An article in March 15th 1930 Saturday evening edition of the Syracuse Herald states that “It cost the Detroit baseball club more than $6000 to uniform the Tigers for this seasons play” and that “the Tigers sartorial purchase included 120 complete uniforms and 35 coats. Each player will have two home and two road uniforms and their will be sufficient replacements in the stock room to care for any emergences that may arise.” The article goes on to say that “Players used to get by on two uniforms but the modern fan demands neatness of appearance as well as performance and untidy players quickly are called by umpires who always have the welfare of the laundry business at heart.”
If the assumption is made that the Set 3 Baltimore Orioles jerseys were ordered specifically for the World Series, then the use and wear on this uniform would not support that claim especially if they were obtained shortly after the World Series. I am not disputing when the jersey was obtained, but rather that it needs to be a Set 3 and only Set 3 jerseys were worn in the World Series. In fairness to Hunts, this is not something they claimed outright, but their World Series attribution rests very heavily on the “Set 3” issue. The Orioles played both Game 3 (8 Oct 1966) and Game 4 (9 Oct 1966) at home. I don’t think it reasonable to assume that both games were played in the same jersey or that only one set, in this case Set 3 was the only one available for use and wear. Remember the pants (Lot # 699) appear to have been obtained at the same time and both are tagged as Set 1 products. The Held jersey (Lot # 700) is said to “exhibit evident use with no significant structural flaws other than minor fraying to the piping at the back of the collar; a few minor holes, and the aforementioned set tag.” The lot description goes on to acknowledge that Held did not play in the 1966 World Series so that use and wear have to be attributed at least in part to use either before or after the World Series.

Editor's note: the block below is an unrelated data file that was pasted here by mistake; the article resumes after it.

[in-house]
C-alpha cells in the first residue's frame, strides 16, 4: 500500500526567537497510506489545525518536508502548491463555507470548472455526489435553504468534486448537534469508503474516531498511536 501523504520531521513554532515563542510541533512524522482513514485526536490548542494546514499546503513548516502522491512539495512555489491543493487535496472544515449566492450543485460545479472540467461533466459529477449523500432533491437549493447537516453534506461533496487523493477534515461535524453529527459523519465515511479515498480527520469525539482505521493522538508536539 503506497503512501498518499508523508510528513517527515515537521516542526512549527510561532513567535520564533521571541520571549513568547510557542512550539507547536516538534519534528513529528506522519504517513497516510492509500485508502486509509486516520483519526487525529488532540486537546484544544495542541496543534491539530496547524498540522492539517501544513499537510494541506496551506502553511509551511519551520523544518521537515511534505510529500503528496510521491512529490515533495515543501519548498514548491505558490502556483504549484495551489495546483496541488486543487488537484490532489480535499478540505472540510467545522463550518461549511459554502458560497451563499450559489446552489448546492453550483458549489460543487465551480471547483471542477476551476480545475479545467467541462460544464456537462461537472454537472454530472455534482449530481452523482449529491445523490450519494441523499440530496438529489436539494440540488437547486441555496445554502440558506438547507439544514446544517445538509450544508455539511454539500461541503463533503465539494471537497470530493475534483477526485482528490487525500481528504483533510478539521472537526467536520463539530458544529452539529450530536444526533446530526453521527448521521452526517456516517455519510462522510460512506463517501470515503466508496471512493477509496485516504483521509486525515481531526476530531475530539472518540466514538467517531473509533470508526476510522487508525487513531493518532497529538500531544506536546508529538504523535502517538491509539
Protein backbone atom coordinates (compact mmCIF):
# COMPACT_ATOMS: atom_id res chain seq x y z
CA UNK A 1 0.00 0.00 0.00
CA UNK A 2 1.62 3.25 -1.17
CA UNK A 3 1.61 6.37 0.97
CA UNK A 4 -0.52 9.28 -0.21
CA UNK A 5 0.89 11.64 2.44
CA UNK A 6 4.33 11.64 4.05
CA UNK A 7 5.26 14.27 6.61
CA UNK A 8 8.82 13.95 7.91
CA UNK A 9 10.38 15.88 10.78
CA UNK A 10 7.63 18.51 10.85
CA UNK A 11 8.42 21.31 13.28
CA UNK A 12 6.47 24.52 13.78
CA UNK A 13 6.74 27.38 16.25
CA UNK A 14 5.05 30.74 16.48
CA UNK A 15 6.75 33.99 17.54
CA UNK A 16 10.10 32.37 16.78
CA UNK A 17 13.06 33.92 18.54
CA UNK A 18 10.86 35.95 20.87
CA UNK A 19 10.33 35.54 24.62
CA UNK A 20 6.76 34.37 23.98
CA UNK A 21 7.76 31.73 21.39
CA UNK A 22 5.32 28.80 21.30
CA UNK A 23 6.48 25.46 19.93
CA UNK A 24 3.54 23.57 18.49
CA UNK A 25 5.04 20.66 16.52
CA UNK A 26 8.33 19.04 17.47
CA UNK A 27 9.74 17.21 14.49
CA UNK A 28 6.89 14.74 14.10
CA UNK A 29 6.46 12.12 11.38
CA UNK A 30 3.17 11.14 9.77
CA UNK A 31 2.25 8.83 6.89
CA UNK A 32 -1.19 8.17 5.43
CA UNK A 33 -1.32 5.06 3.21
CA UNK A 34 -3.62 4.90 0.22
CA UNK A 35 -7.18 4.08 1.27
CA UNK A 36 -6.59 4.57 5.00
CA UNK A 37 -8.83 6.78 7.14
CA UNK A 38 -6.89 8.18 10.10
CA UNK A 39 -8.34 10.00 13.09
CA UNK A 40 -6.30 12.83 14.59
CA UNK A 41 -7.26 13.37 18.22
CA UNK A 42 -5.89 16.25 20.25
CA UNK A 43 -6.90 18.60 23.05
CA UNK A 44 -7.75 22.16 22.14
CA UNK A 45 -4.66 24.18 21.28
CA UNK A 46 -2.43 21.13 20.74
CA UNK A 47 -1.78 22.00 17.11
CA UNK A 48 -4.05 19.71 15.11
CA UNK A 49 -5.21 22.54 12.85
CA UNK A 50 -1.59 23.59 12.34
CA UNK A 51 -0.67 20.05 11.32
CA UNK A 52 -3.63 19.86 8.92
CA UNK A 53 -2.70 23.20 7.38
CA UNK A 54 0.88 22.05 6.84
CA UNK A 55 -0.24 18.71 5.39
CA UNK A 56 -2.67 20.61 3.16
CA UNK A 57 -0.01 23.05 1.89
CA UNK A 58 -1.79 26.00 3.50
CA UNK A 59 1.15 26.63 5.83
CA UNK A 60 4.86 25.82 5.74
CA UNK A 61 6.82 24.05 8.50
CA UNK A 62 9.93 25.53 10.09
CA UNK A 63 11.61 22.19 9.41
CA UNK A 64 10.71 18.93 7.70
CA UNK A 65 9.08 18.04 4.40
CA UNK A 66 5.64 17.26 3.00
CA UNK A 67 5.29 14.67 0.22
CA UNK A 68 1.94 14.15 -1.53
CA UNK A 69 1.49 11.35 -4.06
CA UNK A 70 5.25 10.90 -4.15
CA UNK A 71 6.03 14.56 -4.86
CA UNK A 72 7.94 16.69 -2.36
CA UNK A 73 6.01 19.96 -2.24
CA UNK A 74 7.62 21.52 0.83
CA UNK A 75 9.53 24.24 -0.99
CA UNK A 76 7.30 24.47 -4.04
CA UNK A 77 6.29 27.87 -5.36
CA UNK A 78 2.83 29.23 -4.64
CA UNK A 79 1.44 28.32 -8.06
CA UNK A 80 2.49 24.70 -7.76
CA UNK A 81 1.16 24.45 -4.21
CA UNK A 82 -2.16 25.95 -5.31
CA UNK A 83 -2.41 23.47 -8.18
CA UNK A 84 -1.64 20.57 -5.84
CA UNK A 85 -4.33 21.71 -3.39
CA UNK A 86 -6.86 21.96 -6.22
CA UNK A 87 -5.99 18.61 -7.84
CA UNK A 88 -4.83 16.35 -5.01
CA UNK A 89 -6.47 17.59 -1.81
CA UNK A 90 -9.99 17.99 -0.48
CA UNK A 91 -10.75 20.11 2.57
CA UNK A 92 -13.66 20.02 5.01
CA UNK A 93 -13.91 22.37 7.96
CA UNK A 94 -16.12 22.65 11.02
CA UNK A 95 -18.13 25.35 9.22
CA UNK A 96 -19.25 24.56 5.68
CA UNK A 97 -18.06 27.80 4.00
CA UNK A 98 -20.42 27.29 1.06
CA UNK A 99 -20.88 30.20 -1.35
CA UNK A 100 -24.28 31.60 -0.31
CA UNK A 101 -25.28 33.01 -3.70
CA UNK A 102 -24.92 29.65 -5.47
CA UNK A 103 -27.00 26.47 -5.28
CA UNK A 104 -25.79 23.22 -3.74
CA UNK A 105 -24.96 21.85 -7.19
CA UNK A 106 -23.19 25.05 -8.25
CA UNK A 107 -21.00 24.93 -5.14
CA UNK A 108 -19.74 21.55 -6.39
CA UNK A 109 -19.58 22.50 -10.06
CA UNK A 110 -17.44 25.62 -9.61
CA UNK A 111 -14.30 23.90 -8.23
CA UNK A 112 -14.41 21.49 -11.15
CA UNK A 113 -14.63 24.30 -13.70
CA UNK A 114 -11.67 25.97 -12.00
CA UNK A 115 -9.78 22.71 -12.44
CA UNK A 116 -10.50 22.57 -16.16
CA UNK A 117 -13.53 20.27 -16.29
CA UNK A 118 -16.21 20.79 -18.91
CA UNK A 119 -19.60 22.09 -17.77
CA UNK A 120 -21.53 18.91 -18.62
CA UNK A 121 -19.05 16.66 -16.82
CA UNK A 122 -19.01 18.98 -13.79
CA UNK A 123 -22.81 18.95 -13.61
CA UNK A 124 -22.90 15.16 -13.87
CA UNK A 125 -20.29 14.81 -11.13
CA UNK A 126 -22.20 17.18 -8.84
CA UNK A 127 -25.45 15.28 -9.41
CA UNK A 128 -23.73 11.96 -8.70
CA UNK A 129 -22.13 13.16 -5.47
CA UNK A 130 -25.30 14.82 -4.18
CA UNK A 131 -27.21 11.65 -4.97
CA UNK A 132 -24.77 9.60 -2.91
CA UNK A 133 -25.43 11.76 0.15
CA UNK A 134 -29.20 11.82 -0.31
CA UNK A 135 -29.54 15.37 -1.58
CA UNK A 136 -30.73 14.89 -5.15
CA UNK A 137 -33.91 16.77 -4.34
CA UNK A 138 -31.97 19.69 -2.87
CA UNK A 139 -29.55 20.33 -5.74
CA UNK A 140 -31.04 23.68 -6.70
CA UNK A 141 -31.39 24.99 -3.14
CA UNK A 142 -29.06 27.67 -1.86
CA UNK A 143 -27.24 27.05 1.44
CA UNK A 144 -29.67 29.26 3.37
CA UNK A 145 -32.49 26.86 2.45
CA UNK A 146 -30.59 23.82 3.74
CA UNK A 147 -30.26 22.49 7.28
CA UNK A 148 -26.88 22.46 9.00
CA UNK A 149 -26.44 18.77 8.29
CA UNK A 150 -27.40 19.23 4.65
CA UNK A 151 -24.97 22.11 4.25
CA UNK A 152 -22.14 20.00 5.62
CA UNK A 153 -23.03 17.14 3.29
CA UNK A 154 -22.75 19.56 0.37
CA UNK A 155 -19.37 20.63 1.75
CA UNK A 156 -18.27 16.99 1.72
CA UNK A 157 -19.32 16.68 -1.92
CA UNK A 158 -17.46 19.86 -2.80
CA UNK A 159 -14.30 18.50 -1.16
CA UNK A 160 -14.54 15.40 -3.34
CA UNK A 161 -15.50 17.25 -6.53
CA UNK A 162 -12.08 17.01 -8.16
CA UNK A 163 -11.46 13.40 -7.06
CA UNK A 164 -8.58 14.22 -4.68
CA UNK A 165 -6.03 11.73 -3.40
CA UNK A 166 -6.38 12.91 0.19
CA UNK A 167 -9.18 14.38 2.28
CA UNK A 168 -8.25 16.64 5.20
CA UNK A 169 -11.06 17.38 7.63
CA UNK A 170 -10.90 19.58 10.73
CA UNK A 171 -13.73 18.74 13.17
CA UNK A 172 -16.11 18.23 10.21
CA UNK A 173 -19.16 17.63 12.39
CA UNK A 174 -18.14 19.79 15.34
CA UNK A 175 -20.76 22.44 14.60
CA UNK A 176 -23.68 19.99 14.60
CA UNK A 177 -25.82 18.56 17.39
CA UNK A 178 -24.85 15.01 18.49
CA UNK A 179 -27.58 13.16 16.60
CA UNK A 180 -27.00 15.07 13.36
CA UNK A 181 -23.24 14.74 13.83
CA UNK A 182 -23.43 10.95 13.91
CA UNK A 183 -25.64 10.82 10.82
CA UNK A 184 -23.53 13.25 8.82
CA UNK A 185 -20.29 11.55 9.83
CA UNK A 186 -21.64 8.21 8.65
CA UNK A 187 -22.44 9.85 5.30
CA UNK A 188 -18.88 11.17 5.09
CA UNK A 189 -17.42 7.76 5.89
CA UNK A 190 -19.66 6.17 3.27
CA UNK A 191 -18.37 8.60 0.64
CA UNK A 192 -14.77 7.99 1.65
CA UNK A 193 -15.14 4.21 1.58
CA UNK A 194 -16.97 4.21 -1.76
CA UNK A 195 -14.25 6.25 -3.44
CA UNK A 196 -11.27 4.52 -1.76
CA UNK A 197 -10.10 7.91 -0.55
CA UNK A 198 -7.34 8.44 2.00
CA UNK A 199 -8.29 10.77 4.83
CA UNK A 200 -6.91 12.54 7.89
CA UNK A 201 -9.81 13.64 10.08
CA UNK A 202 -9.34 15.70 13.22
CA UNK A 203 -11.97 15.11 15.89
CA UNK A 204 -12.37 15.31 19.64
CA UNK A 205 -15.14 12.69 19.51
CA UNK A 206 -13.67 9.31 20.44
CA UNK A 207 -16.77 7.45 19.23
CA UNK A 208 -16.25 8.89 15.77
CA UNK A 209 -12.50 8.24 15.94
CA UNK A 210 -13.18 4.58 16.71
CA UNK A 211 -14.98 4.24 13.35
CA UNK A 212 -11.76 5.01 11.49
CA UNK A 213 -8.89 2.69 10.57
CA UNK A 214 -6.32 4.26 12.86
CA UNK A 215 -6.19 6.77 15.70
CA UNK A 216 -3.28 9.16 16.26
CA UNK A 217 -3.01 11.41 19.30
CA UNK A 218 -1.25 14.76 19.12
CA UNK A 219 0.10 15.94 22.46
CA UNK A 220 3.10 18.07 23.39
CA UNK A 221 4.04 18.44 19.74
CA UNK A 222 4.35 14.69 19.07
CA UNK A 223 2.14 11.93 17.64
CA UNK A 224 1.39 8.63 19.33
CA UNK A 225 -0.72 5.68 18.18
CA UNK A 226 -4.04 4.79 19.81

I have always found event specific attribution is best evaluated using event specific images. In this case we would be looking for images from Games 3 and 4 of the 1966 World Series. For this evaluation, those included images found in 1967 Street & Smith Baseball Annual, various reference books on the World Series, Brooks Robinson and Baltimore Oriole references and actual film footage from the 1966 World Series. In addition, I also personally checked the player photograph files at the National Baseball Hall of Fame for both Brooks and Frank Robinson as well as the event file for the 1966 World Series.